Data on delinquency cases in juvenile court for 2014 address the number of youth processed and the trends, gender, race, age, detention, intake decision, waiver to criminal court, and adjudication and disposition.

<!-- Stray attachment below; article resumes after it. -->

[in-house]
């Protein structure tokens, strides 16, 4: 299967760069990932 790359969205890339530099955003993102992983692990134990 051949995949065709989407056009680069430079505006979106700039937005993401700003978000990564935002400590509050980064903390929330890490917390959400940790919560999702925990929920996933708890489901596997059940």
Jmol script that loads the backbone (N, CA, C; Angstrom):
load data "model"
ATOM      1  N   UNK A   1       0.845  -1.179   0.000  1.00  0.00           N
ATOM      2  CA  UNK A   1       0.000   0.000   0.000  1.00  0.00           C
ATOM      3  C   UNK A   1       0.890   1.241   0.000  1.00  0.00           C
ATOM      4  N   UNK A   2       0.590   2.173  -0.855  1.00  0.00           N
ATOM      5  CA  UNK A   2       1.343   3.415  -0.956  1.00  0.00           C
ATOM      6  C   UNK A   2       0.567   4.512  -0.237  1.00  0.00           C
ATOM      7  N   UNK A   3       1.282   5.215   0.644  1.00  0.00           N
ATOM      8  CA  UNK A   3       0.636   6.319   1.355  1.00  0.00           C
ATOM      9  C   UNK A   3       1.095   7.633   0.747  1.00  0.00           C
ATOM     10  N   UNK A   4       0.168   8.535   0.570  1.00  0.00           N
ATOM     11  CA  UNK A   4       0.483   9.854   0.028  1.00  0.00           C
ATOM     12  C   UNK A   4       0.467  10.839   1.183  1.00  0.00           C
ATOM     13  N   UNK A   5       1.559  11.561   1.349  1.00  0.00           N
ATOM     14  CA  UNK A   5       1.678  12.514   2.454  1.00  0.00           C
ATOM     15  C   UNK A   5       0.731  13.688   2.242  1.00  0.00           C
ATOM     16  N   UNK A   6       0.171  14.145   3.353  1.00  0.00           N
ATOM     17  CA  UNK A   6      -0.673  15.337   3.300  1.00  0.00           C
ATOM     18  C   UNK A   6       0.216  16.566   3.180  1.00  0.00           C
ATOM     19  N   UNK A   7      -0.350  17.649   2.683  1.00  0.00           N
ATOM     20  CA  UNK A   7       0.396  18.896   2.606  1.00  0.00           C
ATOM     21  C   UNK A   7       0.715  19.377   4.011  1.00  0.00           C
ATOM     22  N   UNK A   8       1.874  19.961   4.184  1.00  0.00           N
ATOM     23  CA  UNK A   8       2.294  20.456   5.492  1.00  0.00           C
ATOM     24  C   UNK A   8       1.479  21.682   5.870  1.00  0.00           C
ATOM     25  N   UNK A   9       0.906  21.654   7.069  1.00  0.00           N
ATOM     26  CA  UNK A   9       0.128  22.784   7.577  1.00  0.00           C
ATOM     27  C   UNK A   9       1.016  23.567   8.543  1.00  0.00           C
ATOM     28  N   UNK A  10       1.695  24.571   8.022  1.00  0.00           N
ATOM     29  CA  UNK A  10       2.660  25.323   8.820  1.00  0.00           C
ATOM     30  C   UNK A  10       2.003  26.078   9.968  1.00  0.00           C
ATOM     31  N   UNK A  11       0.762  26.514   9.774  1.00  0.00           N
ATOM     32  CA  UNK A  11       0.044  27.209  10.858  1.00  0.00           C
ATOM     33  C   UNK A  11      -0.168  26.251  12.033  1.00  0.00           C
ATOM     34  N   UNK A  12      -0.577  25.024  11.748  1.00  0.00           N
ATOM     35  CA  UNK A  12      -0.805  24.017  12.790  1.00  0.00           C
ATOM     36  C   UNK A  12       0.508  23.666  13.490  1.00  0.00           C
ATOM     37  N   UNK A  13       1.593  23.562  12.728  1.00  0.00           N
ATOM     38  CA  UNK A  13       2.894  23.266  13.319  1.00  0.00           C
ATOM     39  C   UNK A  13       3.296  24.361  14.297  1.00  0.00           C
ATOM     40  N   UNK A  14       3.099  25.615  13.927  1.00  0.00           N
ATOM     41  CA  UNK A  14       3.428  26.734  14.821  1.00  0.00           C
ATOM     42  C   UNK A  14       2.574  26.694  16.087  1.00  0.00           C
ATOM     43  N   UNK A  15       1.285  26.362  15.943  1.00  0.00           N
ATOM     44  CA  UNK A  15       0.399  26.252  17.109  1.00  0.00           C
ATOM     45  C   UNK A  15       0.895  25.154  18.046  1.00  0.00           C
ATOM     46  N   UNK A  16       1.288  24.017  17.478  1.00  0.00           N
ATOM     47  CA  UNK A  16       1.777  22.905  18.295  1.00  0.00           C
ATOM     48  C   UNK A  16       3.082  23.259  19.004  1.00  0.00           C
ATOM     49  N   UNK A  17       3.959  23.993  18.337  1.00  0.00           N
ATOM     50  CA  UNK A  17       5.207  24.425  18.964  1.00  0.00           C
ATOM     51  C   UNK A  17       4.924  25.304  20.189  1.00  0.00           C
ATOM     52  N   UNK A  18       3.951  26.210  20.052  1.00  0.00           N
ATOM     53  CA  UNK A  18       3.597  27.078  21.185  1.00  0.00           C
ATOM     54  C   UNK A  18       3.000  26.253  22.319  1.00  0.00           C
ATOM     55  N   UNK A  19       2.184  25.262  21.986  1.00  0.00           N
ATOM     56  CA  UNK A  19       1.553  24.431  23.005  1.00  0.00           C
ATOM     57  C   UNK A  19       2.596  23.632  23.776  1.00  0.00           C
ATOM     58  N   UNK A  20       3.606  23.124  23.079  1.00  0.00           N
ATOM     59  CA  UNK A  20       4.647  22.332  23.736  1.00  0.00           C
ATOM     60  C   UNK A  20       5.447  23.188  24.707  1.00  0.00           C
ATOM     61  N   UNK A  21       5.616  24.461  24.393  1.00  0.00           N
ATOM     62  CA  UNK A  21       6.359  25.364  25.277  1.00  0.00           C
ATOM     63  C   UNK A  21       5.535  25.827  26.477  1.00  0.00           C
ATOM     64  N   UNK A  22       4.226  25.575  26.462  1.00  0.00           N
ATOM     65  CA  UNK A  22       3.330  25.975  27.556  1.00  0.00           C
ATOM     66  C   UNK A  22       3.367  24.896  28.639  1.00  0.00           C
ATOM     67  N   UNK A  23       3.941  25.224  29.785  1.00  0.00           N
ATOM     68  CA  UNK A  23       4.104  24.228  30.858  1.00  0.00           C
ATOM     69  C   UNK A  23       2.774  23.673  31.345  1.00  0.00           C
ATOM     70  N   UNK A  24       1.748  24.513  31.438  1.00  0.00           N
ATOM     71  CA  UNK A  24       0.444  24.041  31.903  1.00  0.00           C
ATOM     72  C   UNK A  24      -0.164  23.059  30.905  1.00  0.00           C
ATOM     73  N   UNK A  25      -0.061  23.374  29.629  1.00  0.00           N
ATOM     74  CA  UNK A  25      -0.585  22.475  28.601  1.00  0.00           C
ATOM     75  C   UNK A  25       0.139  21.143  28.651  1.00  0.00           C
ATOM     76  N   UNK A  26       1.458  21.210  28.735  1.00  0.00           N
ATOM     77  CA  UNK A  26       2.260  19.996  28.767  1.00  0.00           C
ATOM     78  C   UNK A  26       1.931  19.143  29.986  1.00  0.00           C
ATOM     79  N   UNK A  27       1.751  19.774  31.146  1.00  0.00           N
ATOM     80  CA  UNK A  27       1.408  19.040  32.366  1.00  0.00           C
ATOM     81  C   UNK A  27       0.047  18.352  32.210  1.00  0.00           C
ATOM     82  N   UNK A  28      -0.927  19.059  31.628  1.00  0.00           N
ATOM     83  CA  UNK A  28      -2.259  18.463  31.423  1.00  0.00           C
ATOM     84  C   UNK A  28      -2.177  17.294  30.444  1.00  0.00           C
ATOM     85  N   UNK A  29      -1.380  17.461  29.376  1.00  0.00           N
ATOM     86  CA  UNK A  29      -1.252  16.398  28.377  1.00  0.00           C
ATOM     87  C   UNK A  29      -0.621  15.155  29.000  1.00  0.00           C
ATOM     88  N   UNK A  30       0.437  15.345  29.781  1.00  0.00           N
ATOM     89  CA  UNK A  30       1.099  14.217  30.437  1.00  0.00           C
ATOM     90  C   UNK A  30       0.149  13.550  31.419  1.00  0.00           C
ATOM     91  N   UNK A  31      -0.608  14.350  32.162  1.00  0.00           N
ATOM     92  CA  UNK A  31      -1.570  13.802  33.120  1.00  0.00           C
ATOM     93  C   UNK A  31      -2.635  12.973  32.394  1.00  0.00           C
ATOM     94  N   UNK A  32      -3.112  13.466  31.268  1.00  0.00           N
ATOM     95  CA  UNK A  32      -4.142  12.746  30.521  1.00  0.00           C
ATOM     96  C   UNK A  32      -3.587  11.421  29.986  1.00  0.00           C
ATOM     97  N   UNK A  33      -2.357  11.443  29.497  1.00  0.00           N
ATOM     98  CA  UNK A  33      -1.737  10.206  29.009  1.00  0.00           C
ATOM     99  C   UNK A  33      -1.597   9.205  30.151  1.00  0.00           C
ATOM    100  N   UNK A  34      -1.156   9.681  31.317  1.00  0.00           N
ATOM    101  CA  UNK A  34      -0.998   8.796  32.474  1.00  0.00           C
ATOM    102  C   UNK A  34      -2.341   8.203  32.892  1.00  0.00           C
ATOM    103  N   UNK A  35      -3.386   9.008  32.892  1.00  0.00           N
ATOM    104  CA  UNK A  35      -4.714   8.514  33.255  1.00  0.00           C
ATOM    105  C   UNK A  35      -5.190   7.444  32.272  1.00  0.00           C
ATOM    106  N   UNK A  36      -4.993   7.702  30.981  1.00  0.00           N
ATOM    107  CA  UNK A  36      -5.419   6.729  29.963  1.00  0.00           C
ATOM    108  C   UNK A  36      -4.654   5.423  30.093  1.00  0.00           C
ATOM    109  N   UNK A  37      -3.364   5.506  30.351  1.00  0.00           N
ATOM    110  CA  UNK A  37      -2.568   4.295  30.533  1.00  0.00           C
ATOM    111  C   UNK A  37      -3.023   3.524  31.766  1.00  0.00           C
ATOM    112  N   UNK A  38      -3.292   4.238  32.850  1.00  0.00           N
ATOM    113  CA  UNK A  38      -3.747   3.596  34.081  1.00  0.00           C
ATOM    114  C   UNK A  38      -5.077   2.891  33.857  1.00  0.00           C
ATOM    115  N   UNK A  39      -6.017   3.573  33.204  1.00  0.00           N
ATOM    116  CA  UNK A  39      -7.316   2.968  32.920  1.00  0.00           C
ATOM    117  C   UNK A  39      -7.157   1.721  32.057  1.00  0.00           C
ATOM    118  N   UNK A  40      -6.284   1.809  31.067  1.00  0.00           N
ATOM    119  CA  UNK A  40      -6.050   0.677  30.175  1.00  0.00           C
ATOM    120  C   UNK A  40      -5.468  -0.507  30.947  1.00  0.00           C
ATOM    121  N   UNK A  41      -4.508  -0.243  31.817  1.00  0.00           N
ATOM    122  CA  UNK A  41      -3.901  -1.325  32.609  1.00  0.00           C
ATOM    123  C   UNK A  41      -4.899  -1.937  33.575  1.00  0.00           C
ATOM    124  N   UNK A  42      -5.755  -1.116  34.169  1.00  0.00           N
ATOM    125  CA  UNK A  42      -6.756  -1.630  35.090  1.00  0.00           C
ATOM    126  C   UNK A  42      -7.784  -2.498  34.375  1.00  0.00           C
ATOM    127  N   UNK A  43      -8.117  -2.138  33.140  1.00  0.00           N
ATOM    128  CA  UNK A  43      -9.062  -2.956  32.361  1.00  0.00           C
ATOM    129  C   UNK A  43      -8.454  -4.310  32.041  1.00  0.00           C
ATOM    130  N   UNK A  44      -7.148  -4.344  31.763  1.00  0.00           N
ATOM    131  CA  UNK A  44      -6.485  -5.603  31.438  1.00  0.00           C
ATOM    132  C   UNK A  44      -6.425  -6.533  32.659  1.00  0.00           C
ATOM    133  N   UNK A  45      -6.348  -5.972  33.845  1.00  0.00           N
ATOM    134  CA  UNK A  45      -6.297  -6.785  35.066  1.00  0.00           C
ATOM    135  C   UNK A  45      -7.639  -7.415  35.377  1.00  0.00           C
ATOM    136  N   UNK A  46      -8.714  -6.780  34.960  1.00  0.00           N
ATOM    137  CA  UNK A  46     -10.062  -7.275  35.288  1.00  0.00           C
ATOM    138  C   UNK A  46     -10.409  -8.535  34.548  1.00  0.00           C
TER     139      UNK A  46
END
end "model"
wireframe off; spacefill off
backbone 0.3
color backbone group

In 2014, U.S. juvenile courts processed nearly 975,000 delinquency cases (charges with criminal law violations). This was the first time since the mid-1970s that fewer than 1 million cases were processed by juvenile courts. Just over 25 percent of the delinquency caseload was composed of females in 2014, compared with 705,100 cases that involved males. Forty-three percent of the cases involved white youth; 30 percent Black youth; 18 percent Hispanic youth; 2 percent American Native youth; and 1 percent Asian youth, including Native Hawaiians and other Pacific Islanders. Juveniles younger than age 16 at the time of referral to a juvenile court accounted for 53 percent of all delinquency cases. In 2014, person-offense cases were the most likely to involve detention (27 percent), followed by public order offenses (25 percent). Detention was less likely in cases that involved property offenses and drug offenses. Overall, there was a 41-percent decrease in the number of detained youth from 2013. Eighteen percent of all delinquency cases (171,000 cases) were dismissed at intake, generally for lack of legal sufficiency. An additional 27 percent were handled informally. In 2014, juvenile court judges waived jurisdiction over an estimated 4,200 delinquency cases, sending them to criminal court (approximately 1 percent of all formally handled delinquency cases). In 2014, juveniles were adjudicated delinquent in 54 percent (291,300) of petitioned cases. Formal probation was the most severe disposition ordered in 63 percent of the cases; residential placement was the most severe disposition in 26 percent of cases. 5 tables and 2 figures